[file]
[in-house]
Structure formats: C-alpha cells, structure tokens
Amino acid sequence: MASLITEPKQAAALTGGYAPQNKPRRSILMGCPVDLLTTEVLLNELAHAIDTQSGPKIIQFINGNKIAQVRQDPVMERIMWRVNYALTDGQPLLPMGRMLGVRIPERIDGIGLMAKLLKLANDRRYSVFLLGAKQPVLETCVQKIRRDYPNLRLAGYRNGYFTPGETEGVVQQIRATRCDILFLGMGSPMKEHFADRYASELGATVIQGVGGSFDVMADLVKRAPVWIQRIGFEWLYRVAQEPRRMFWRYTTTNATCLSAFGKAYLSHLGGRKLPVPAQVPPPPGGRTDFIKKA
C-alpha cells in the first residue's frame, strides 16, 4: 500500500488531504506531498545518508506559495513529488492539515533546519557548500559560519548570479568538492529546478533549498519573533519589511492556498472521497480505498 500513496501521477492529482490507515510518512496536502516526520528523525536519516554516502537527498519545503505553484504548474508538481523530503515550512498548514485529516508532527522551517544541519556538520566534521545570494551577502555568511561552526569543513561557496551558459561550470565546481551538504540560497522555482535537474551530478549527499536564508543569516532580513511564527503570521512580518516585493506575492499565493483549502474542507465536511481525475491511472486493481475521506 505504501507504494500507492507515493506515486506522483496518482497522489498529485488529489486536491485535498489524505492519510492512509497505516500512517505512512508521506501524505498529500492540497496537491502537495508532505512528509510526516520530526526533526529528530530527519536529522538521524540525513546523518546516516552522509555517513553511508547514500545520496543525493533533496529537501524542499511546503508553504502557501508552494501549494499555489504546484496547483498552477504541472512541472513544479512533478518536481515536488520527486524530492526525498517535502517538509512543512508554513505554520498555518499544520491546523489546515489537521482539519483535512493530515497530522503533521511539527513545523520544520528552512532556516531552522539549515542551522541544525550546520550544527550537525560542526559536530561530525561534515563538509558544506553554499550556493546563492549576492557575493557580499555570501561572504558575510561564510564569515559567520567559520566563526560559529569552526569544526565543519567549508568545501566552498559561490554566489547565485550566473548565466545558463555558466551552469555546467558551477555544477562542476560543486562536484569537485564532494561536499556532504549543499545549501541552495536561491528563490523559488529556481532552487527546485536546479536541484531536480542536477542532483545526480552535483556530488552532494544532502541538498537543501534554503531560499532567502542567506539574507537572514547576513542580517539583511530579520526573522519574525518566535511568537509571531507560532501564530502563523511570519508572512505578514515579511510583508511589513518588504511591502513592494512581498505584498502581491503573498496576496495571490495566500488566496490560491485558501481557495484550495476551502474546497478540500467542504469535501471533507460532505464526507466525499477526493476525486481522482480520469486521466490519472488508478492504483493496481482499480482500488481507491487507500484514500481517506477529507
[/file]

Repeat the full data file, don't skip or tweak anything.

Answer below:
[in-house]
Structure formats: C-alpha cells, structure tokens
Amino acid sequence: MASLITEPKQAAALTGGYAPQNKPRRSILMGCPVDLLTTEVLLNELAHAIDTQSGPKIIQFINGNKIAQVRQDPVMERIMWRVNYALTDGQPLLPMGRMLGVRIPERIDGIGLMAKLLKLANDRRYSVFLLGAKQPVLETCVQKIRRDYPNLRLAGYRNGYFTPGETEGVVQQIRATRCDILFLGMGSPMKEHFADRYASELGATVIQGVGGSFDVMADLVKRAPVWIQRIGFEWLYRVAQEPRRMFWRYTTTNATCLSAFGKAYLSHLGGRKLPVPAQVPPPPGGRTDFIKKA
C-alpha cells in the first residue's frame, strides 16, 4: 500500500488531504506531498545518508506559495513529488492539515533546519557548500559560519548570479568538492529546478533549498519573533519589511492556498472521497480505498 500513496501521477492529482490507515510518512496536502516526520528523525536519516554516502537527498519545503505553484504548474508538481523530503515550512498548514485529516508532527522551517544541519556538520566534521545570494551577502555568511561552526569543513561557496551558459561550470565546481551538504540560497522555482535537474551530478549527499536564508543569516532580513511564527503570521512580518516585493506575492499565493483549502474542507465536511481525475491511472486493481475521506 505504501507504494500507492507515493506515486506522483496518482497522489498529485488529489486536491485535498489524505492519510492512509497505516500512517505512512508521506501524505498529500492540497496537491502537495508532505512528509510526516520530526526533526529528530530527519536529522538521524540525513546523518546516516552522509555517513553511508547514500545520496543525493533533496529537501524542499511546503508553504502557501508552494501549494499555489504546484496547483498552477504541472512541472513544479512533478518536481515536488520527486524530492526525498517535502517538509512543512508554513505554520498555518499544520491546523489546515489537521482539519483535512493530515497530522503533521511539527513545523520544520528552512532556516531552522539549515542551522541544525550546520550544527550537525560542526559536530561530525561534515563538509558544506553554499550556493546563492549576492557575493557580499555570501561572504558575510561564510564569515559567520567559520566563526560559529569552526569544526565543519567549508568545501566552498559561490554566489547565485550566473548565466545558463555558466551552469555546467558551477555544477562542476560543486562536484569537485564532494561536499556532504549543499545549501541552495536561491528563490523559488529556481532552487527546485536546479536541484531536480542536477542532483545526480552535483556530488552532494544532502541538498537543501534554503531560499532567502542567506539574507537572514547576513542580517539583511530579520526573522519574525518566535511568537509571531507560532501564530502563523511570519508572512505578514515579511510583508511589513518588504511591502513592494512581498505584498502581491503573498496576496495571490495566500488566496490560491485558501481557495484550495476551502474546497478540500467542504469535501471533507460532505464526507466525499477526493476525486481522482480520469486521466490519472488508478492504483493496481482499480482500488481507491487507500484514500481517506477529507